In a case born of the accounting scandals that rocked the nation in the first half of the decade the Supreme Court Tuesday limited the ability of defrauded investors to sue accountants, bankers and lawyers who may have helped a company commit the fraud.
The 5-3 decision represents a victory for corporate America, the business lobby and the Bush administration, all of which urged the court to insulate those third parties from so-called "scheme liability," which attempts to reach outside companies who may have contributed to the stock fraud.
"The Supreme Court today handed down a major victory for the U.S. economy and investor welfare," said Stephen Shapiro, the Chicago lawyer who argued the defendants.
The ruling is likely to have a major impact on class-action lawsuits arising from the implosions of Enron Corp. and HealthSouth Corp., among others, making it less likely that those suits will survive. It brought a torrent of criticism from investor advocates and some on Capitol Hill, including Sen. Christopher Dodd (D-Conn.), chairman of the Senate Banking Committee.
The decision, Dodd said, will "protect wrongdoers from the consequences of their actions."
The case involved investors who sued Scientific-Atlanta Inc. and Motorola Inc., vendors for cable company Charter Communications Inc., alleging that the vendors were part of a scheme to misrepresent Charter's revenue and pump up its stock price. When the accounting errors were revealed the stock price plummeted.
The dispute was one some observers labeled the "Roe vs. Wade" of securities law, with more than 30 friend-of-the-court briefs filed. When the case was accepted by the court, speculation mounted on the Bush administration's position. In an unusual move, the White House ignored the advice of the Securities and Exchange Commission, accepting instead the Justice Department's recommendation to side with such groups as the U.S Chamber of Commerce and the National Association of Manufacturers.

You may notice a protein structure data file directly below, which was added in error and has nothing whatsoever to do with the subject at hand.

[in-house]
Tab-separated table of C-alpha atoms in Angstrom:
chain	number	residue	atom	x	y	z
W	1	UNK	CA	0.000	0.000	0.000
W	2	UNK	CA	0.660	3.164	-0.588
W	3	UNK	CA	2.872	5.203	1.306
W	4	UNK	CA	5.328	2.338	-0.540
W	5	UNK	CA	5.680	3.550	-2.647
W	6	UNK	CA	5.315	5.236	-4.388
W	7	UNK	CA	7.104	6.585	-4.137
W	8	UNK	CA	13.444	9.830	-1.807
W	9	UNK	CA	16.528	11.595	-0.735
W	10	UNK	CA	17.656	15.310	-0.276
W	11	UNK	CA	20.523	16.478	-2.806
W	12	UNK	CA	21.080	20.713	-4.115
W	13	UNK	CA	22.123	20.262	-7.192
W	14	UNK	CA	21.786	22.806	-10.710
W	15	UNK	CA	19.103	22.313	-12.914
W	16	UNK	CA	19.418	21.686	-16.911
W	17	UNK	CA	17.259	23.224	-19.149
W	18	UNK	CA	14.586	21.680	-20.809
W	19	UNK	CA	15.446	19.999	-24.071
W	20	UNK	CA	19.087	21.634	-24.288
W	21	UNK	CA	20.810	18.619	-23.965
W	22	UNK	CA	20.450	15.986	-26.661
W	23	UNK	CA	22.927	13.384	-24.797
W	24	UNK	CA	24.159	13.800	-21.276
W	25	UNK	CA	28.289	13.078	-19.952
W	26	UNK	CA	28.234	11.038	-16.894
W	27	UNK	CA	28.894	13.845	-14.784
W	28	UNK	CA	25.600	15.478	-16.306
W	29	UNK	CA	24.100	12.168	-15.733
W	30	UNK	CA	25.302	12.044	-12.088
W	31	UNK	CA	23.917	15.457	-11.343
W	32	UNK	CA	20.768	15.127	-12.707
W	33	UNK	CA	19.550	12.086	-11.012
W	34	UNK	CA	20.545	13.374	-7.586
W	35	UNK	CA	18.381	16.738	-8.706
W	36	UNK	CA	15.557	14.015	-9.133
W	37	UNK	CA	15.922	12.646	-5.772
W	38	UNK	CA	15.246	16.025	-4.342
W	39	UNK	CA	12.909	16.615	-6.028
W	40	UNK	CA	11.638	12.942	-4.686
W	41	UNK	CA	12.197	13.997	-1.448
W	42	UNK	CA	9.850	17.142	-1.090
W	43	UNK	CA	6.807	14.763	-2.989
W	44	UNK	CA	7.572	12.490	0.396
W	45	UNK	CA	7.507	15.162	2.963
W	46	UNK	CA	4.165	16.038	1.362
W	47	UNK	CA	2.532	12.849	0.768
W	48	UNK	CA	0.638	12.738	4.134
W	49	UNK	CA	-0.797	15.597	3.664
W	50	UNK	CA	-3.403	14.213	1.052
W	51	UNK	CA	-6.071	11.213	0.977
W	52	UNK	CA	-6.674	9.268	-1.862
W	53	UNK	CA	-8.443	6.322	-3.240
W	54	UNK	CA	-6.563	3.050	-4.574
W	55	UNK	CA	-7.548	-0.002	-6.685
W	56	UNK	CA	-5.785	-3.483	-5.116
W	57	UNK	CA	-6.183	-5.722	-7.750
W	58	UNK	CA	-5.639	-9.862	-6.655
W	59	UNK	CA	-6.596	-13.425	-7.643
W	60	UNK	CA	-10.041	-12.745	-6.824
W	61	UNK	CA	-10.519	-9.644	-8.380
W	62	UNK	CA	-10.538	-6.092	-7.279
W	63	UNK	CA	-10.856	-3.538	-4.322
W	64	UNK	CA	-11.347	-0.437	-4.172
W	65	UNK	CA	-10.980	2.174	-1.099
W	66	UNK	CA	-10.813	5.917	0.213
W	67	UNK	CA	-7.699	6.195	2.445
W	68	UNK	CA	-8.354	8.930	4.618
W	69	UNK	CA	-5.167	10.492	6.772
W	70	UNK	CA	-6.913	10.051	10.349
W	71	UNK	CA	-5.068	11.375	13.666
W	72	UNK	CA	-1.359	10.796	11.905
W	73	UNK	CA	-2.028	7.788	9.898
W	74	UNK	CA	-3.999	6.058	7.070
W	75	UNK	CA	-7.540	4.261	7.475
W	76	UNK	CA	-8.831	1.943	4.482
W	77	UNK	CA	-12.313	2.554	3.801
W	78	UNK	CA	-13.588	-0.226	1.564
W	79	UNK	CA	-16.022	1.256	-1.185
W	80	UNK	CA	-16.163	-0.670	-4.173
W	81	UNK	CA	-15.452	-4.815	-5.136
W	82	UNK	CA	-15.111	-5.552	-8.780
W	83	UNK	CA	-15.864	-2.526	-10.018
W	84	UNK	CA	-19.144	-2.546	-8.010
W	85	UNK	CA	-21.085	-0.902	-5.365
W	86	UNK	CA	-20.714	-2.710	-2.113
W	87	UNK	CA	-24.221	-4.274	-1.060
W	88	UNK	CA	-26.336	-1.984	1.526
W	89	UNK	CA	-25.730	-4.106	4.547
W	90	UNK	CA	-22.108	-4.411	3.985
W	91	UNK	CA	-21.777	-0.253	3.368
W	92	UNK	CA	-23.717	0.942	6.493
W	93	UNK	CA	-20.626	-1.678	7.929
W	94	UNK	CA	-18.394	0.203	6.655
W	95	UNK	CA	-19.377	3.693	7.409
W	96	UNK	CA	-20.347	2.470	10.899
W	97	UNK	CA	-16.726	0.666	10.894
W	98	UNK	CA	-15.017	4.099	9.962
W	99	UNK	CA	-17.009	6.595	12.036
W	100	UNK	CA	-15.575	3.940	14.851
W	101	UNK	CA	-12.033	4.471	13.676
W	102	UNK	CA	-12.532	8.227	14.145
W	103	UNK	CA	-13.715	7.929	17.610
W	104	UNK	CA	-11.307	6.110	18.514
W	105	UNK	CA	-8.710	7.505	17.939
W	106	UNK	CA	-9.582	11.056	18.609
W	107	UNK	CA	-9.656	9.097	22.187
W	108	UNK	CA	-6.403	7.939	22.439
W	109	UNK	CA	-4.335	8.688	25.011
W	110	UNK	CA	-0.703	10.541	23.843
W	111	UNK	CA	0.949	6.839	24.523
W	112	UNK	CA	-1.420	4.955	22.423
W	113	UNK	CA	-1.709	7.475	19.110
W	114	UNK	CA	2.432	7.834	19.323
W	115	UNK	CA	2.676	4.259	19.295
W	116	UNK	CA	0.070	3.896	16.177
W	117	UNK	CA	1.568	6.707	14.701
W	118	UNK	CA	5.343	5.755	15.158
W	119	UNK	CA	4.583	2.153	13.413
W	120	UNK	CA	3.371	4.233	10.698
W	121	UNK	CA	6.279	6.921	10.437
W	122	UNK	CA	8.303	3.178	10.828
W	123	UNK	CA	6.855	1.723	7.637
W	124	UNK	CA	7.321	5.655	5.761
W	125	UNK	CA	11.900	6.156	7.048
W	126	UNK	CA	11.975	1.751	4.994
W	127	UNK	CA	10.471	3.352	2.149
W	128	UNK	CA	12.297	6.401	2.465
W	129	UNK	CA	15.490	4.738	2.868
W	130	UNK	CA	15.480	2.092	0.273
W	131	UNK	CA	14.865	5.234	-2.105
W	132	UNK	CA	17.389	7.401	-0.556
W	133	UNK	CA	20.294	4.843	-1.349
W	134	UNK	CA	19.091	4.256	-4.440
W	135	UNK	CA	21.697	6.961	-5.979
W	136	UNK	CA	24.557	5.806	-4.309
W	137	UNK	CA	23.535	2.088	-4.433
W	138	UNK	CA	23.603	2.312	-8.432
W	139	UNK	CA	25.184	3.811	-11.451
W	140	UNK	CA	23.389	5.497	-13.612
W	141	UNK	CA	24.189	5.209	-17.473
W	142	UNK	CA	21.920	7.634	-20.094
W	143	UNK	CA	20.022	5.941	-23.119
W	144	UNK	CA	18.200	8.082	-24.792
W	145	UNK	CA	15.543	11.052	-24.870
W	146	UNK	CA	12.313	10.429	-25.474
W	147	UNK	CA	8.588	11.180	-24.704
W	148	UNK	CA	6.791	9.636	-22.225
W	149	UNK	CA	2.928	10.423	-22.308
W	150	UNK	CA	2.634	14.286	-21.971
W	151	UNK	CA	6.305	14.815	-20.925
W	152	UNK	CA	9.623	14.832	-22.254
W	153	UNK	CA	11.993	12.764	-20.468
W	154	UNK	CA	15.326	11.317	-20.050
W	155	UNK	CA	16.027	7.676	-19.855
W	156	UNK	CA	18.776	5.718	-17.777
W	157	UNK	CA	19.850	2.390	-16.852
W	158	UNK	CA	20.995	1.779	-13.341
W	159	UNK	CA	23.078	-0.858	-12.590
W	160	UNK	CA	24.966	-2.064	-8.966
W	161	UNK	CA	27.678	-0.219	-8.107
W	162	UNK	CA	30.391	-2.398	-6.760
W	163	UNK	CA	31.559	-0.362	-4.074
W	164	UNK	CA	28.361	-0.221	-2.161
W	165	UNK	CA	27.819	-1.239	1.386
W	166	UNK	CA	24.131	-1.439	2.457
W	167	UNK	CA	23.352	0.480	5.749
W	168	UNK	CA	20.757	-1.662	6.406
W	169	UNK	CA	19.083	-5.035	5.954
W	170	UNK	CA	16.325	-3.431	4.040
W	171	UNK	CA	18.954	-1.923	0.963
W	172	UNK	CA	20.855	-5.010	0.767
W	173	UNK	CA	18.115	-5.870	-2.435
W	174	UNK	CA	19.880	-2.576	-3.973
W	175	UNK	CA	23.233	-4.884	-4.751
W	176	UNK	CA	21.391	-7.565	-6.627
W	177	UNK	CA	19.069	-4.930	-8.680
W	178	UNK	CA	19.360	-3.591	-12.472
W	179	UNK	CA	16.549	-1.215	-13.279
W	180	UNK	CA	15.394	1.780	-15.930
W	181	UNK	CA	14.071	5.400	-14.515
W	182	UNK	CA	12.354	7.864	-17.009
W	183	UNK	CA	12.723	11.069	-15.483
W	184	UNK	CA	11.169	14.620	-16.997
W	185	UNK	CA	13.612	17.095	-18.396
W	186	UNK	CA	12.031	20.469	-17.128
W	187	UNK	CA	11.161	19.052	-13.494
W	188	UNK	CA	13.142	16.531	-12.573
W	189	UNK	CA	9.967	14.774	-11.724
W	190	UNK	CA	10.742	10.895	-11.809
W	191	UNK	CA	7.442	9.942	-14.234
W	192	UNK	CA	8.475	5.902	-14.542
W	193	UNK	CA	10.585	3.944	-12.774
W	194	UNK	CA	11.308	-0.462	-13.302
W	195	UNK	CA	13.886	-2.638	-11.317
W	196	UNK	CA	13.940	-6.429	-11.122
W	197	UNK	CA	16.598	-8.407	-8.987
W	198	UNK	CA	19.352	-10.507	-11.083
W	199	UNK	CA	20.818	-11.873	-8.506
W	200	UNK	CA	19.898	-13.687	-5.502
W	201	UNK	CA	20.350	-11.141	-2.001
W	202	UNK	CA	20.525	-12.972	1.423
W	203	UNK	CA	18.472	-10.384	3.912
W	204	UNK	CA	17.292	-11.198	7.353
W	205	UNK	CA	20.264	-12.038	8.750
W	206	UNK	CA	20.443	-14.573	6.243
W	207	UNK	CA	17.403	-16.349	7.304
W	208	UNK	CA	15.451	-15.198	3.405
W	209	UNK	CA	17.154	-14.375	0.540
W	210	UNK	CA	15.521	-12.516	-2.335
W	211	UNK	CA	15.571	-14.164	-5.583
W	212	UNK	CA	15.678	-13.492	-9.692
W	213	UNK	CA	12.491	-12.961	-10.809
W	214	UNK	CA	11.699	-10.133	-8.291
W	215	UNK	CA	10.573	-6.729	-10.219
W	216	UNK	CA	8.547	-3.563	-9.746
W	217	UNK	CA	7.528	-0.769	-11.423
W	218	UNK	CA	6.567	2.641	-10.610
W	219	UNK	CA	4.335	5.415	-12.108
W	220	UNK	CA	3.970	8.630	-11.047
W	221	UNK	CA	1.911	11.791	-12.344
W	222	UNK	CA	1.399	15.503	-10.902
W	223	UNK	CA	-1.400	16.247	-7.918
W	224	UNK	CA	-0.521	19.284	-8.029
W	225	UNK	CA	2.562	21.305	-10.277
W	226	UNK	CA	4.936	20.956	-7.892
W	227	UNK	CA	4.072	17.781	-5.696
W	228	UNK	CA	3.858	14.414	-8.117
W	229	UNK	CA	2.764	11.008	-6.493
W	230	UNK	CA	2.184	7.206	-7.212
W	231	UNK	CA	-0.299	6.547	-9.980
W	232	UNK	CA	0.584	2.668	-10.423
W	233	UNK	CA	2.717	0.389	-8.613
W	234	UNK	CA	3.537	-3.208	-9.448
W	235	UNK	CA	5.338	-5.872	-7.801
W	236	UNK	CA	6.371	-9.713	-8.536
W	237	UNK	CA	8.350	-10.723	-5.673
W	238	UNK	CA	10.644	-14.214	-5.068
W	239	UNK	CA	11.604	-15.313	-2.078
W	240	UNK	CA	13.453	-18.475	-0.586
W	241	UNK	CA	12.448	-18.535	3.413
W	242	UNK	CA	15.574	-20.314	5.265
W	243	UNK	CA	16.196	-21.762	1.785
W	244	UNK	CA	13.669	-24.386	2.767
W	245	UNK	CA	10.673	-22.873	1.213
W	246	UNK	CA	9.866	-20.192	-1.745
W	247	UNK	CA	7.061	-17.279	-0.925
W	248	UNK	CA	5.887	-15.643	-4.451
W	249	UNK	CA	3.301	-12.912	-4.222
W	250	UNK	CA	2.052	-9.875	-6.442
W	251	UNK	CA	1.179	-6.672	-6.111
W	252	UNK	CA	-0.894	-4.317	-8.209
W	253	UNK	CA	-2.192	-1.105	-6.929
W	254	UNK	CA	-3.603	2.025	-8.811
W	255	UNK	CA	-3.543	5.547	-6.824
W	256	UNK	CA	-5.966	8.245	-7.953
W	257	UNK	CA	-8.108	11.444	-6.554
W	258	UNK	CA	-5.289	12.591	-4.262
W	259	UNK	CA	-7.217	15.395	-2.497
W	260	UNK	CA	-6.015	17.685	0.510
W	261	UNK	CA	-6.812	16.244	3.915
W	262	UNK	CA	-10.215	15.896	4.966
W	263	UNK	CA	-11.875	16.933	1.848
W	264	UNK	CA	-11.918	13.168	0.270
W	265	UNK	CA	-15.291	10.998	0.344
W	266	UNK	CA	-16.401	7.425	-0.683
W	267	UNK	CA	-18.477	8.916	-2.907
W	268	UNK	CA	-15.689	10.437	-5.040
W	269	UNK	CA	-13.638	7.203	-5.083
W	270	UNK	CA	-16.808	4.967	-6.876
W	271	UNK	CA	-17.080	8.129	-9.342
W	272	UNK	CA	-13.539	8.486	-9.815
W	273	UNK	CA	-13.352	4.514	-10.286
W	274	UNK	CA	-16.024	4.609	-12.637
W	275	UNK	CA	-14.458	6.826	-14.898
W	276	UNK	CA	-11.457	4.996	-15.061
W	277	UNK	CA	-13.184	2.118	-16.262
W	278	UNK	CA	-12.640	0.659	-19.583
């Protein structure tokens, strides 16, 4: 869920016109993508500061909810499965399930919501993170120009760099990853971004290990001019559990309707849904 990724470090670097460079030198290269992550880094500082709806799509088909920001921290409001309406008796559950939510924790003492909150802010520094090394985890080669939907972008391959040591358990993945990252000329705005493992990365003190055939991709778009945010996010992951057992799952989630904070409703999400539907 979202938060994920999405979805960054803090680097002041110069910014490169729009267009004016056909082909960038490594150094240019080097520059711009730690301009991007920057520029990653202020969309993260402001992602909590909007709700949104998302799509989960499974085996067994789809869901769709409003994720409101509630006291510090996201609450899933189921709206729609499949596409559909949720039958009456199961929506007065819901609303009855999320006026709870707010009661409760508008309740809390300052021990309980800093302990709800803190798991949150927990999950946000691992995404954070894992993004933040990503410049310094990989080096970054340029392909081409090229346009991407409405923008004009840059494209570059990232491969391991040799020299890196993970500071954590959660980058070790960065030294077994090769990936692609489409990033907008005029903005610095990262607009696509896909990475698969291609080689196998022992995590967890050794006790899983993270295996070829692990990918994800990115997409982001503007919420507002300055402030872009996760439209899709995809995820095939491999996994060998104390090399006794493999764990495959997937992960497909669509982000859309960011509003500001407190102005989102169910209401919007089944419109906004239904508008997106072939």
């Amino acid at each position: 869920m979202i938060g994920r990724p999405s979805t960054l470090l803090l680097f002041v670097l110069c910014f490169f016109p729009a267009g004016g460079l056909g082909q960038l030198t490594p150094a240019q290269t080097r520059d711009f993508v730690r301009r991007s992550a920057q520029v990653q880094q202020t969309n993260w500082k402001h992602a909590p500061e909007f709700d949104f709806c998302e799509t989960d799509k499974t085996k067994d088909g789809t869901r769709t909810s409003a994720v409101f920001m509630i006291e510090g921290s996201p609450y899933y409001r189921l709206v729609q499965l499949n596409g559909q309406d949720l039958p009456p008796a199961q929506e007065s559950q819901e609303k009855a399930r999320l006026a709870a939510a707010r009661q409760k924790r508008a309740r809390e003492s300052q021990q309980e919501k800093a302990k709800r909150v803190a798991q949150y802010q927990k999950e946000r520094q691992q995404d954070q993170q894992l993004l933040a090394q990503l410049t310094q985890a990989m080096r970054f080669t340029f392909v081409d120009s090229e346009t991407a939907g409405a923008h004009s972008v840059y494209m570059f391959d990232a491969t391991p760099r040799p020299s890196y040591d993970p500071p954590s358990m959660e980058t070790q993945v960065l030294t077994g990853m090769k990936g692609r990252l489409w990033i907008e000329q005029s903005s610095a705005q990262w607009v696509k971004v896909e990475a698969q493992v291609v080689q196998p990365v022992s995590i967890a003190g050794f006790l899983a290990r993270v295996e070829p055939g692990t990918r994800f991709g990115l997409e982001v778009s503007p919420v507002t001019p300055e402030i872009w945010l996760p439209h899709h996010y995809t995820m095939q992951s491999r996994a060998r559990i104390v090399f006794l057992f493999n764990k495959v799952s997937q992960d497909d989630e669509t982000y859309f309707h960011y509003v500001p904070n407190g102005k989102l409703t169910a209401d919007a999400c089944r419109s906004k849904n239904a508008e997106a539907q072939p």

Justice Anthony Kennedy, writing for the five-justice majority, said that because the vendors made no specific representations about the health of Charter's finances to Charter's investors the vendors weren't liable under federal securities laws. Only the SEC has the authority to bring such "aid-and-abetter" actions against third parties, the court held.
Jeffrey McFadden, a Washington securities litigator, said, "The court looked at the case in very practical terms: Who were the parties that actually made the statements that deceived someone?"
In October Kennedy voiced concern that siding with the investors would result in an explosion of securities litigation. And on Tuesday he seemed to echo that concern in writing, "Were the implied cause of action to be extended to the practices described here, there would be a risk that federal power would be used to invite litigation beyond the immediate sphere of securities litigation."
Kennedy noted the potential impact on the U.S.economy, saying that "contracting parties might find it necessary to protect against these threats. Overseas firms with no other exposure to our securities laws could be deterred from doing business here."
Shapiro, with Chicago firm Mayer Brown, said the outcome actually benefits most investors because a decision the other way would have driven up the costs of outside legal and financial services.
Along with Kennedy, Justices Antonin Scalia, Clarence Thomas, John Roberts and Samuel Alito formed the majority. Justice Stephen Breyer recused himself from consideration of the case because he owns stock in one of the parties.
Justice John Paul Stevens, with Justices David Souter and Ruth Bader Ginsberg, dissented. Stevens wrote that Charter could not have pulled off the accounting fraud without the vendors' help and that the vendors knew that investors would rely on Charter's inflated stock price as a measure of the company's worth.